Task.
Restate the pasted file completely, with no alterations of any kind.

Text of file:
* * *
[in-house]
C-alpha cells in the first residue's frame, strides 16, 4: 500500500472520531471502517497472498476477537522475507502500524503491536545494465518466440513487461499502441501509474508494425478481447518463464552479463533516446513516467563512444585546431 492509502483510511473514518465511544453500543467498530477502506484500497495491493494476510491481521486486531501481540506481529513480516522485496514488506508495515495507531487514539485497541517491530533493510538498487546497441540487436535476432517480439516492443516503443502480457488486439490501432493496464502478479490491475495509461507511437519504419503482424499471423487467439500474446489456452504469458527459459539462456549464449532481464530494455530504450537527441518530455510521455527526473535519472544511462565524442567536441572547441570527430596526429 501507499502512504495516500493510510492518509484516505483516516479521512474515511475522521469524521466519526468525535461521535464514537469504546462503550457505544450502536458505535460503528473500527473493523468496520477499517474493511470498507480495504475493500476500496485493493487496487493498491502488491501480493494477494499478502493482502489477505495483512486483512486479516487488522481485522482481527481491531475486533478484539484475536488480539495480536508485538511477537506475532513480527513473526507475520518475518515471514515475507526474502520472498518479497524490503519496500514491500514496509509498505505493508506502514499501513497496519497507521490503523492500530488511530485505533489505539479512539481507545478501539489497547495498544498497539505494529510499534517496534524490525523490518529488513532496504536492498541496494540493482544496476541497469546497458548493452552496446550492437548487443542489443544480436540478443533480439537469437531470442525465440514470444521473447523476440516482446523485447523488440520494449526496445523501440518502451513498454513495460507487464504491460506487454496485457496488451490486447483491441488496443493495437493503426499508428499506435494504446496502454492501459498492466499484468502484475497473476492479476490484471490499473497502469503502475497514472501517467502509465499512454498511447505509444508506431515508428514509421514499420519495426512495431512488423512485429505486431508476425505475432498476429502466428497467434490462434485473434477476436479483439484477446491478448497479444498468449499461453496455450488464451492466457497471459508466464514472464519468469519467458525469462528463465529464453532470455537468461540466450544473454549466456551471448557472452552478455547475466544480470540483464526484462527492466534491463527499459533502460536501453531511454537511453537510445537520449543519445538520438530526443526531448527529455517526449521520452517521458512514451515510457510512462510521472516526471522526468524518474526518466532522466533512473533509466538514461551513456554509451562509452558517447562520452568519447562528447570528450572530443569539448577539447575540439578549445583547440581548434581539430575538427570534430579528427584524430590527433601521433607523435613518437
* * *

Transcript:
[in-house]
C-alpha cells in the first residue's frame, strides 16, 4: 500500500472520531471502517497472498476477537522475507502500524503491536545494465518466440513487461499502441501509474508494425478481447518463464552479463533516446513516467563512444585546431 492509502483510511473514518465511544453500543467498530477502506484500497495491493494476510491481521486486531501481540506481529513480516522485496514488506508495515495507531487514539485497541517491530533493510538498487546497441540487436535476432517480439516492443516503443502480457488486439490501432493496464502478479490491475495509461507511437519504419503482424499471423487467439500474446489456452504469458527459459539462456549464449532481464530494455530504450537527441518530455510521455527526473535519472544511462565524442567536441572547441570527430596526429 501507499502512504495516500493510510492518509484516505483516516479521512474515511475522521469524521466519526468525535461521535464514537469504546462503550457505544450502536458505535460503528473500527473493523468496520477499517474493511470498507480495504475493500476500496485493493487496487493498491502488491501480493494477494499478502493482502489477505495483512486483512486479516487488522481485522482481527481491531475486533478484539484475536488480539495480536508485538511477537506475532513480527513473526507475520518475518515471514515475507526474502520472498518479497524490503519496500514491500514496509509498505505493508506502514499501513497496519497507521490503523492500530488511530485505533489505539479512539481507545478501539489497547495498544498497539505494529510499534517496534524490525523490518529488513532496504536492498541496494540493482544496476541497469546497458548493452552496446550492437548487443542489443544480436540478443533480439537469437531470442525465440514470444521473447523476440516482446523485447523488440520494449526496445523501440518502451513498454513495460507487464504491460506487454496485457496488451490486447483491441488496443493495437493503426499508428499506435494504446496502454492501459498492466499484468502484475497473476492479476490484471490499473497502469503502475497514472501517467502509465499512454498511447505509444508506431515508428514509421514499420519495426512495431512488423512485429505486431508476425505475432498476429502466428497467434490462434485473434477476436479483439484477446491478448497479444498468449499461453496455450488464451492466457497471459508466464514472464519468469519467458525469462528463465529464453532470455537468461540466450544473454549466456551471448557472452552478455547475466544480470540483464526484462527492466534491463527499459533502460536501453531511454537511453537510445537520449543519445538520438530526443526531448527529455517526449521520452517521458512514451515510457510512462510521472516526471522526468524518474526518466532522466533512473533509466538514461551513456554509451562509452558517447562520452568519447562528447570528450572530443569539448577539447575540439578549445583547440581548434581539430575538427570534430579528427584524430590527433601521433607523435613518437